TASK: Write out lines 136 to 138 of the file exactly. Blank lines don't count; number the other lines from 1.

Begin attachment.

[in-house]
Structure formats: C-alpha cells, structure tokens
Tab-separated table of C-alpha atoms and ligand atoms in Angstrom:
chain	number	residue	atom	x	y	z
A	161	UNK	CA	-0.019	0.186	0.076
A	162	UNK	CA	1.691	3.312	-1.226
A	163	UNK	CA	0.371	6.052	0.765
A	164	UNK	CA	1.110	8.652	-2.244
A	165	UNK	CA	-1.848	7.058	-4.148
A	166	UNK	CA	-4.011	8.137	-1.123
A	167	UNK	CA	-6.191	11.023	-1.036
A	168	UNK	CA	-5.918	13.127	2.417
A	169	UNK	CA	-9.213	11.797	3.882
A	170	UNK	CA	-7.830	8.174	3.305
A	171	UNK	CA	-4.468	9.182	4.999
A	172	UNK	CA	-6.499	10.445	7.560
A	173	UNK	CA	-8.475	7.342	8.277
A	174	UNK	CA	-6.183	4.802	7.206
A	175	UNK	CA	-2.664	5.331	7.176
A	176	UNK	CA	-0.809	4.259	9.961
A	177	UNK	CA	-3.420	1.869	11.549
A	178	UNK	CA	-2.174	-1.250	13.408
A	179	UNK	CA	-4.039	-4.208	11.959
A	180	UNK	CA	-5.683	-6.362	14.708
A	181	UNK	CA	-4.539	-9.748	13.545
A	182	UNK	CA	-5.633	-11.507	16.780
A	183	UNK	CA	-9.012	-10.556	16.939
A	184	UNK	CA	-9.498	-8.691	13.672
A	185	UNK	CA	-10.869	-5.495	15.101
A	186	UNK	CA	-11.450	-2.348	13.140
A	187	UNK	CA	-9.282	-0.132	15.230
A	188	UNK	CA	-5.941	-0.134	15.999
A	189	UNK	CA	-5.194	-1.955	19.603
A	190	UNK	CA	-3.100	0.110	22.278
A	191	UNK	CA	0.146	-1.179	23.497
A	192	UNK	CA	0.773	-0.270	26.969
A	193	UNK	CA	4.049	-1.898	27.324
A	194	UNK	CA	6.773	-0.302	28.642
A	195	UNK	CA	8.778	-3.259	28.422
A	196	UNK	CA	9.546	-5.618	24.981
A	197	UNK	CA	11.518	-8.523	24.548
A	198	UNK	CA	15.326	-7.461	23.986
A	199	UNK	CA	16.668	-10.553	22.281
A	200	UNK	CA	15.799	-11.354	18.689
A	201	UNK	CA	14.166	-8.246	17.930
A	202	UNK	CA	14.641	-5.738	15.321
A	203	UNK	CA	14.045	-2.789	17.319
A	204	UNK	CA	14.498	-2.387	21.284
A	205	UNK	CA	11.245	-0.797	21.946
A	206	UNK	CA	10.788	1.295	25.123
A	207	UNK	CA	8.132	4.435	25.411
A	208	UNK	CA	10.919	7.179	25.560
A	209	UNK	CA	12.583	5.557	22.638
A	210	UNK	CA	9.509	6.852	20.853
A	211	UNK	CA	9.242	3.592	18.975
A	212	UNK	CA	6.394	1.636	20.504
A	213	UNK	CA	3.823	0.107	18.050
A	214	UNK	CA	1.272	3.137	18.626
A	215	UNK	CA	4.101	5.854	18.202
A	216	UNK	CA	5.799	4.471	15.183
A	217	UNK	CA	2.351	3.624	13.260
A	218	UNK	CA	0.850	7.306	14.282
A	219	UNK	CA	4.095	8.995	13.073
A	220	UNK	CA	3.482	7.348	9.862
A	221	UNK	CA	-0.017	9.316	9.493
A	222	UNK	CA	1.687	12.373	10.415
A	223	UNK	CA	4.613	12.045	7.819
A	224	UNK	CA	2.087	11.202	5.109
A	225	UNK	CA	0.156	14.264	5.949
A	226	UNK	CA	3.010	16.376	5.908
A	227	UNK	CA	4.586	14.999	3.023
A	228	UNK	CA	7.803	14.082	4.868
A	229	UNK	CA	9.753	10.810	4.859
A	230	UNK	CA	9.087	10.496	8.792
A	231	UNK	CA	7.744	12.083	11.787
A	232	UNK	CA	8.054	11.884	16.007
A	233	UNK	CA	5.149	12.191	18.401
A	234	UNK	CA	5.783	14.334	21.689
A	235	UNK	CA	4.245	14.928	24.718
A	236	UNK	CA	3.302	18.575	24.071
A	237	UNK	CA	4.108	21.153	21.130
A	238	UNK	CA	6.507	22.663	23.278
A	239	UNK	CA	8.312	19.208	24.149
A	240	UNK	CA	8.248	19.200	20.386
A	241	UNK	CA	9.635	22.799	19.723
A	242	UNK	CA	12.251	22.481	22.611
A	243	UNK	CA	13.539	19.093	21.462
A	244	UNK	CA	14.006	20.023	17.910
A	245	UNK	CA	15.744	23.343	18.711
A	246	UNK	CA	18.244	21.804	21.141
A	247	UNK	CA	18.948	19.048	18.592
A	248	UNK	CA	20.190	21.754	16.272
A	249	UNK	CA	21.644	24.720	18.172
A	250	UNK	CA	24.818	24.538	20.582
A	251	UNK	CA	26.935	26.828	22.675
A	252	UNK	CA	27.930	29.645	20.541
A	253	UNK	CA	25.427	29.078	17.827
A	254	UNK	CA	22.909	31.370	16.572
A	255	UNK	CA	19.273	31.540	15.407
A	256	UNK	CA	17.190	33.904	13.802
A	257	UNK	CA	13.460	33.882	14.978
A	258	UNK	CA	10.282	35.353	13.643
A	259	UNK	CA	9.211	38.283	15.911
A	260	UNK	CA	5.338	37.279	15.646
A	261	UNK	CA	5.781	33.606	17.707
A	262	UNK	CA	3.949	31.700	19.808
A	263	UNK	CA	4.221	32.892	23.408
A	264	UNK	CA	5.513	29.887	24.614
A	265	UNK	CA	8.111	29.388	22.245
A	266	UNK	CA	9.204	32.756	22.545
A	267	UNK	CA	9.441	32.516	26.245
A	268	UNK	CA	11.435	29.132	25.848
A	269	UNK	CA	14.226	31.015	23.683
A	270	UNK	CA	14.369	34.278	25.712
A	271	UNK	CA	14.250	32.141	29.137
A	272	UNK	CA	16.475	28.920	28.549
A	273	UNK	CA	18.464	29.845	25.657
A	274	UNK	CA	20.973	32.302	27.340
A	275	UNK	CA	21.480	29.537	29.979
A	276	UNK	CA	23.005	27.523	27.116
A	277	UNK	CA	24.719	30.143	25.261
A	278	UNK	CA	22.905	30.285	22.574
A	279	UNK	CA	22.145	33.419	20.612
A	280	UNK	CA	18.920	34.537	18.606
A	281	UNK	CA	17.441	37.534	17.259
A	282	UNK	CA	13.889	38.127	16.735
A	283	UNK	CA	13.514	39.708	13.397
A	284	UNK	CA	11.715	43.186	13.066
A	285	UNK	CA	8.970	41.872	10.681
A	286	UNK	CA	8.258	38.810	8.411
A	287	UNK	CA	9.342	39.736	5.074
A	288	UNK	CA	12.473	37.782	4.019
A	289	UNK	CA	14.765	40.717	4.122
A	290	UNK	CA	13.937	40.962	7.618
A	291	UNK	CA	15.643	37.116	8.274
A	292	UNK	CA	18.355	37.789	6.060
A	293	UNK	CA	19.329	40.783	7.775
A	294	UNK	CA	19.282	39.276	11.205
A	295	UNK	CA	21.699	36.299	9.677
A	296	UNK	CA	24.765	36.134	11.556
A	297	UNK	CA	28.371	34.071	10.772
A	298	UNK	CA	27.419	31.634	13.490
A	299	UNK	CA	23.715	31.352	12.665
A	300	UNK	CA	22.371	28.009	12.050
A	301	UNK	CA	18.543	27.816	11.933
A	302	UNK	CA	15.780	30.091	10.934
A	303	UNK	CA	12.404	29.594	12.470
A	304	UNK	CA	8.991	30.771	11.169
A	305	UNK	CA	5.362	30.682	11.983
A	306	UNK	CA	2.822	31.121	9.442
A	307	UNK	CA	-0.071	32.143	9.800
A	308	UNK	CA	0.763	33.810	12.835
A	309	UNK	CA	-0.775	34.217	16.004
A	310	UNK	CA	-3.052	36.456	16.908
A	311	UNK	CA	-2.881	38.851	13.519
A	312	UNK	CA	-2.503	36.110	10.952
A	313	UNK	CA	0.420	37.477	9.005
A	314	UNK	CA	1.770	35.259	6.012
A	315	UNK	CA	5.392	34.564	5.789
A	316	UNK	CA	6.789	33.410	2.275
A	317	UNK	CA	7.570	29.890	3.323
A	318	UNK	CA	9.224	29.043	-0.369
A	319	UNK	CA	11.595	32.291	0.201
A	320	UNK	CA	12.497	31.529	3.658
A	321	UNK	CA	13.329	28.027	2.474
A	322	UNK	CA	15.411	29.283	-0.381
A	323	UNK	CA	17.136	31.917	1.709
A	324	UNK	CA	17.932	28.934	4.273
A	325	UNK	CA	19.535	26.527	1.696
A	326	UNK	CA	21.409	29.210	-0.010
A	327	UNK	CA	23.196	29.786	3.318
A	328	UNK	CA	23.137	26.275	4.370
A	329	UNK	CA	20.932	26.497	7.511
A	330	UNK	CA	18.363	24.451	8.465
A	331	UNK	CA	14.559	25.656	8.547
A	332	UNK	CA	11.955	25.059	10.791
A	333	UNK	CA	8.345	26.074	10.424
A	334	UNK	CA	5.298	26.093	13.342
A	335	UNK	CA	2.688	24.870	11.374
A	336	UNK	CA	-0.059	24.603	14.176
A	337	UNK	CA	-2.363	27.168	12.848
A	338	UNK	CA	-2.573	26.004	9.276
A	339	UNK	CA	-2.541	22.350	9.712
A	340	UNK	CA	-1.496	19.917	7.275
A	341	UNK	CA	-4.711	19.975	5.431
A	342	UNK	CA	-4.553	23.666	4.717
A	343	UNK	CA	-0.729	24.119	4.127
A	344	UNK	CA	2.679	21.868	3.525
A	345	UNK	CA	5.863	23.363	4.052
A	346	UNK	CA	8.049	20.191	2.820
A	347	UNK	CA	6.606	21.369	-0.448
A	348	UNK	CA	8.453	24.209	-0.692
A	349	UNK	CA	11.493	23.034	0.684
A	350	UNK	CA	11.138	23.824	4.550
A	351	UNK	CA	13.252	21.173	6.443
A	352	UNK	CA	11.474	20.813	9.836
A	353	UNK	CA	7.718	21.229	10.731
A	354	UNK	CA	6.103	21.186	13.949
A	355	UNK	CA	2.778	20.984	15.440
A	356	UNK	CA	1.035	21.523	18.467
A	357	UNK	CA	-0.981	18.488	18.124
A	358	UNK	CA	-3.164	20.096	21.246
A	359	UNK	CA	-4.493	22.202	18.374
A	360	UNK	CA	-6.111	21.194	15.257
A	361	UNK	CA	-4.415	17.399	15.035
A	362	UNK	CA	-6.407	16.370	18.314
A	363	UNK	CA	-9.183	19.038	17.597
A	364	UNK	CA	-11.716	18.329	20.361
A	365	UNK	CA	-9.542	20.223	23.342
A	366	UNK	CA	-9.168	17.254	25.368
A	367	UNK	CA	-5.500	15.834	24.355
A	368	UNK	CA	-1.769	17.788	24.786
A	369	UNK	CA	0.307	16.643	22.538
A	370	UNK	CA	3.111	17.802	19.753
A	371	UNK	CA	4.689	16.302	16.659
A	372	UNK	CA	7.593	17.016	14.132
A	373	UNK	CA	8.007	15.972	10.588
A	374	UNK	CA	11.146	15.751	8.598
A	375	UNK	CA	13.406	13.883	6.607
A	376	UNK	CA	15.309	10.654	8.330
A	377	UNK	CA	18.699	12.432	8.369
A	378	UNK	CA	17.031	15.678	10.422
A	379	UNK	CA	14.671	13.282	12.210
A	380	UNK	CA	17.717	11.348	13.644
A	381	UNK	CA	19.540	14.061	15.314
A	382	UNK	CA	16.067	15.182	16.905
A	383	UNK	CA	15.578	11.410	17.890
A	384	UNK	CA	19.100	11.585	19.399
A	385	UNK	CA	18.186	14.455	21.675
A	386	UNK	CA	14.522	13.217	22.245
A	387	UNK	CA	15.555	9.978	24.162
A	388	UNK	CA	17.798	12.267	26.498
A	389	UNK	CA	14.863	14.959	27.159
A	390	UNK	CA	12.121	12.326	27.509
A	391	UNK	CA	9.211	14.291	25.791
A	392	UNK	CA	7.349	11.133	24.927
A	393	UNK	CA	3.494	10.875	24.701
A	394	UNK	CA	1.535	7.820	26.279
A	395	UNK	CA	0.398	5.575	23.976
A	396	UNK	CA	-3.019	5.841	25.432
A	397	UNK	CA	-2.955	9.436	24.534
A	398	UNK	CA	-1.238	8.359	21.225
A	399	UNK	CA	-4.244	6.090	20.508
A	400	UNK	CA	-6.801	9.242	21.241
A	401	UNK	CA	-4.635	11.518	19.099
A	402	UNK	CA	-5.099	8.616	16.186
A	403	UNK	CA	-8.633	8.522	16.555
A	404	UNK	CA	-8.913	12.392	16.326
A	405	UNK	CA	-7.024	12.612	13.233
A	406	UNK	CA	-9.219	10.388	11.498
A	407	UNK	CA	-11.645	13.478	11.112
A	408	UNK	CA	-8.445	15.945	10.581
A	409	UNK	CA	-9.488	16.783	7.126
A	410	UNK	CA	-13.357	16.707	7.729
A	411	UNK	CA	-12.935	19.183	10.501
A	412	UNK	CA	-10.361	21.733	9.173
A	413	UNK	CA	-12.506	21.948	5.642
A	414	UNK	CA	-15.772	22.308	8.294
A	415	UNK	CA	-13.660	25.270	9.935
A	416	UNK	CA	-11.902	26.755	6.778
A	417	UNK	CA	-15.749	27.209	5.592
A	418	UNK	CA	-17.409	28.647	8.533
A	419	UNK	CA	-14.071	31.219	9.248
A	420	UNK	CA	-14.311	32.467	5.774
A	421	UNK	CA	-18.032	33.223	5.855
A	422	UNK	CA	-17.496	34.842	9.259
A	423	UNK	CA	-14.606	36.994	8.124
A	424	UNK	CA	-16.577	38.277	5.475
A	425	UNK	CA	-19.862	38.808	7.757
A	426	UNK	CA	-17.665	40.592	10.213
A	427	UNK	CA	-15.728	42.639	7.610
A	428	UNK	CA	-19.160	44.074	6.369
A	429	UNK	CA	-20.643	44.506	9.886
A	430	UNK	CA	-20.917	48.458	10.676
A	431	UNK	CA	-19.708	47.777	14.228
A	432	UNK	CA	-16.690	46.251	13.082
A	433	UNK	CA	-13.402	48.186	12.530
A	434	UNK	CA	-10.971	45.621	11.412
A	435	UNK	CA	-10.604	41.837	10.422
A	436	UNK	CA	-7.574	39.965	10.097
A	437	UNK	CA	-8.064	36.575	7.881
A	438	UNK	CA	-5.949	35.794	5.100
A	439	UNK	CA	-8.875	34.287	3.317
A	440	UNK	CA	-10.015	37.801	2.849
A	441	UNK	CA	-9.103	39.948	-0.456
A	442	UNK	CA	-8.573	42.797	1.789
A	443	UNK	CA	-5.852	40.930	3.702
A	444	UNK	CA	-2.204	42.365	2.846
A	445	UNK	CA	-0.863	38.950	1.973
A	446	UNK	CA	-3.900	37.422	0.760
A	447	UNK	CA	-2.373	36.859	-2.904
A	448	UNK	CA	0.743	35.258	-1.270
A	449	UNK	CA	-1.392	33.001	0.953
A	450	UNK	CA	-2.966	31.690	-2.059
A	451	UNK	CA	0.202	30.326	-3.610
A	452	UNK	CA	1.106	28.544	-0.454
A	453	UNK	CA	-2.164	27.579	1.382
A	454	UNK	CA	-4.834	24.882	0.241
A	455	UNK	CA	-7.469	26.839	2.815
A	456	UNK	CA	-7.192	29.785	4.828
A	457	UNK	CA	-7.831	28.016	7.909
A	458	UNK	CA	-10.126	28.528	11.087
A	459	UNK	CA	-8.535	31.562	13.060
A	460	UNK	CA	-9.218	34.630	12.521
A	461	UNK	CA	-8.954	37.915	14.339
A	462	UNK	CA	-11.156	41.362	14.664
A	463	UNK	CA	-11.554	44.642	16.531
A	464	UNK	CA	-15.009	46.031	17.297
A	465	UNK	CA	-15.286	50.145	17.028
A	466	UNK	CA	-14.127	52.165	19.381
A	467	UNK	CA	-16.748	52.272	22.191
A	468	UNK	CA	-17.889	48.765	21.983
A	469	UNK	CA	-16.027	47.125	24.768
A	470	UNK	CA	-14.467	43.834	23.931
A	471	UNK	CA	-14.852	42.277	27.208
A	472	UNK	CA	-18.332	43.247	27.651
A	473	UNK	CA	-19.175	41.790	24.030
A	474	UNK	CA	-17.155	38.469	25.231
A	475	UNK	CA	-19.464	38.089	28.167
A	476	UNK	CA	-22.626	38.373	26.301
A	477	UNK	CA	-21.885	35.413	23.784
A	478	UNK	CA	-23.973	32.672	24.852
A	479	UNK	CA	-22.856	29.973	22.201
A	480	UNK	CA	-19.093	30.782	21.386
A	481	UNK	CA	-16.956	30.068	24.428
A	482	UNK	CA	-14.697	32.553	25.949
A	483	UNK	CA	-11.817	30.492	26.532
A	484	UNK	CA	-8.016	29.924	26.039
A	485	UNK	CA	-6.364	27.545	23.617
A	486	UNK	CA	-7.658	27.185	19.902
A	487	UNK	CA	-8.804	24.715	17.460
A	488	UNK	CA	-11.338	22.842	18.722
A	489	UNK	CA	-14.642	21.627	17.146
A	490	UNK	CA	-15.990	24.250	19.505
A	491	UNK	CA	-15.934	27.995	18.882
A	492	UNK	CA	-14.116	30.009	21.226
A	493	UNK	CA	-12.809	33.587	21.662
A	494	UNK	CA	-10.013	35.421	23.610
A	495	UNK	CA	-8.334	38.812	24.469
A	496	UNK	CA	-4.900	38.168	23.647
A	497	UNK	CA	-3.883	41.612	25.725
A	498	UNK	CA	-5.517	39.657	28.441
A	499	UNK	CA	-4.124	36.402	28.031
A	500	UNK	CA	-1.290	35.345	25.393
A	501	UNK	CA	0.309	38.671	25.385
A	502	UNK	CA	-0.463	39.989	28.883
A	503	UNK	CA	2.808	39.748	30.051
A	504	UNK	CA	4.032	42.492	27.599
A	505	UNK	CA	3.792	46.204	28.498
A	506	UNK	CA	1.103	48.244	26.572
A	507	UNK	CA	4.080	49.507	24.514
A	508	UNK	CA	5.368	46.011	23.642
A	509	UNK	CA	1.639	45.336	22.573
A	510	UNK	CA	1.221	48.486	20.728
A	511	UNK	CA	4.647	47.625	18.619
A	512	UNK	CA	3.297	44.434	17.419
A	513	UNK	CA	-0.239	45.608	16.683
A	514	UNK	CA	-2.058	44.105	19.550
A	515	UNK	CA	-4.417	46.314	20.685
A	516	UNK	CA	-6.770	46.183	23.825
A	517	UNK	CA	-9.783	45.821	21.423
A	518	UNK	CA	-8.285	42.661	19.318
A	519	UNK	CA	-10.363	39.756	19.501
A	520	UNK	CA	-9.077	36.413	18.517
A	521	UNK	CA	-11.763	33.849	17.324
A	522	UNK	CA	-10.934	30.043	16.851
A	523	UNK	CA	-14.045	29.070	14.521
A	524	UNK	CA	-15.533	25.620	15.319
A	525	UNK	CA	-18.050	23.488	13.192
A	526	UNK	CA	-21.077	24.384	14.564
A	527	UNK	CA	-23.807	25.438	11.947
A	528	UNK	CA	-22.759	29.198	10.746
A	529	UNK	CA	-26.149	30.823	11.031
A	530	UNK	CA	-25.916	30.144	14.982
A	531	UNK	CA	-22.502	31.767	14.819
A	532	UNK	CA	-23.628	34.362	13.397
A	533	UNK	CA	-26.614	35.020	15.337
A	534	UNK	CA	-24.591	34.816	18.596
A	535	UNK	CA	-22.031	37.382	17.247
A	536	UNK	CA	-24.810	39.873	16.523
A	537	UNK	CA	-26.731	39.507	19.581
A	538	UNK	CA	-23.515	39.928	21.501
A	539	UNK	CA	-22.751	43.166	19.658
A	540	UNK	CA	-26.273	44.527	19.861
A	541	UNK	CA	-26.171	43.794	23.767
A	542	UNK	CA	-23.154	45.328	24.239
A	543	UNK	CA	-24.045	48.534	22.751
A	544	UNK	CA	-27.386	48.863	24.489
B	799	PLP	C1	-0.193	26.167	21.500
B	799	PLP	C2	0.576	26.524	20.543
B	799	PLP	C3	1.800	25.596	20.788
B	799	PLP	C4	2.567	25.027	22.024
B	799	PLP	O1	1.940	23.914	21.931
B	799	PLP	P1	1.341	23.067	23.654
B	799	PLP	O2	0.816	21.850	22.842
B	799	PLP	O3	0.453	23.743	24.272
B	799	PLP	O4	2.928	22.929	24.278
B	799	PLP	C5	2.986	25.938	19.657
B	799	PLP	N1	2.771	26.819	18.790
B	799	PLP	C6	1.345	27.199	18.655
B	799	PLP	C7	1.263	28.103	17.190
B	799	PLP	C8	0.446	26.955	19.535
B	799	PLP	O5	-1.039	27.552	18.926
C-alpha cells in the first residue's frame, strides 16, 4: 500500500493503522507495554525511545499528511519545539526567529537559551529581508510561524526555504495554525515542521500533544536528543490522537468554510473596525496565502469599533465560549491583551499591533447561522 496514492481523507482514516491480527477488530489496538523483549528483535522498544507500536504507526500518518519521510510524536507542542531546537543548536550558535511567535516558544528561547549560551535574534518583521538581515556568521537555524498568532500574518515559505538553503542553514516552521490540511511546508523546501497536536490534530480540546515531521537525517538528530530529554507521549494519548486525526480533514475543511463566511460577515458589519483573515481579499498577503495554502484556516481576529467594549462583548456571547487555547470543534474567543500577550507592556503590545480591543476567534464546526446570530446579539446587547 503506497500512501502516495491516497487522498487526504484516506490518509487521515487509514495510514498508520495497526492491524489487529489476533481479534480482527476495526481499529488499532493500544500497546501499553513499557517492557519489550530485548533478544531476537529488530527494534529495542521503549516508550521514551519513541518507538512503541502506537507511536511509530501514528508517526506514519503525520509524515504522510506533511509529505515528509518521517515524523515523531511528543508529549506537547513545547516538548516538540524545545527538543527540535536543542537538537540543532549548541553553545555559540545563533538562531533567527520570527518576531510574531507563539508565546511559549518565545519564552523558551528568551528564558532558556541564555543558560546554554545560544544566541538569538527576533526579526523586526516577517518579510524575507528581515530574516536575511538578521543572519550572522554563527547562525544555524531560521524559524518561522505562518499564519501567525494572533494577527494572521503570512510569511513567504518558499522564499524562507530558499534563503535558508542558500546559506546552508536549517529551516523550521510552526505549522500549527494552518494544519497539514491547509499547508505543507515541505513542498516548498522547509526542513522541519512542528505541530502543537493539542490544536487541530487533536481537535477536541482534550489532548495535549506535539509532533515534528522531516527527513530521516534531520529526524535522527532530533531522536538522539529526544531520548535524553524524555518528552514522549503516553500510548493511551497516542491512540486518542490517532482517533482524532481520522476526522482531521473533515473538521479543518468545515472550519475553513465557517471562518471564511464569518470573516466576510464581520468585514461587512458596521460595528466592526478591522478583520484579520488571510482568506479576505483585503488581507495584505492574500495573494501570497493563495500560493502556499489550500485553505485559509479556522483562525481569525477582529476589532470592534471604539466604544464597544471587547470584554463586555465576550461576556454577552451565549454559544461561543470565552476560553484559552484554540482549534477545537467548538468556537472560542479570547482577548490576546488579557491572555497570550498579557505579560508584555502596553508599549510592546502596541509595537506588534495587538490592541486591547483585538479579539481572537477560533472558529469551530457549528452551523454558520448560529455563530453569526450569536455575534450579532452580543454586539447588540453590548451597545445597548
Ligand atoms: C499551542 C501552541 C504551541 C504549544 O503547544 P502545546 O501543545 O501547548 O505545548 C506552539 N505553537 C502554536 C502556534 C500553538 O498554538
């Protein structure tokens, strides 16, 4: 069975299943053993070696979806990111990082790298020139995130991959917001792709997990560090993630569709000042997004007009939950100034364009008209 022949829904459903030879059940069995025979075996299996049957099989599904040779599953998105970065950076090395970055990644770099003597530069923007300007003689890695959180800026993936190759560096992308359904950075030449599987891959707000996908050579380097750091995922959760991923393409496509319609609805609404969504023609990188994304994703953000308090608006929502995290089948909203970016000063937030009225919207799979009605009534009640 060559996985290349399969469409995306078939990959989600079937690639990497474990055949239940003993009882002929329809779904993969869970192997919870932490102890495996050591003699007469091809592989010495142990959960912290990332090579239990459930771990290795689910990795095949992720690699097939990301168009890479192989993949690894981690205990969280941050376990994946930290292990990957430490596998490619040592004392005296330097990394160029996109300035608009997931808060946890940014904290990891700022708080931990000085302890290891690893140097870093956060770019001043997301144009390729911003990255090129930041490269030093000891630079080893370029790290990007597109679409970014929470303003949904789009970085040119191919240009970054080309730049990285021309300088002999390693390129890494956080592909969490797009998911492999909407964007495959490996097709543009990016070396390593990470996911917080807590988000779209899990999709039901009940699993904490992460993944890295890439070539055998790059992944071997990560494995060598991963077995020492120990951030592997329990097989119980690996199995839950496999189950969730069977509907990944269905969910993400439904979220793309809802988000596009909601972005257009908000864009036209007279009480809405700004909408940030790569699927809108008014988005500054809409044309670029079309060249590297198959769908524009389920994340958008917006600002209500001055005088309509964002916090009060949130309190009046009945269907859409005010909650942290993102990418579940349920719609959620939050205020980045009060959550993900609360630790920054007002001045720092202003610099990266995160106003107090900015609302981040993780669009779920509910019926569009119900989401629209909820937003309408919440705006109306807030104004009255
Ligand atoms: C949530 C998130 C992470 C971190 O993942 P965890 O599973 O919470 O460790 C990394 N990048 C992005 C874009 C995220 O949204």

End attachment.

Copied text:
A	292	UNK	CA	18.355	37.789	6.060
A	293	UNK	CA	19.329	40.783	7.775
A	294	UNK	CA	19.282	39.276	11.205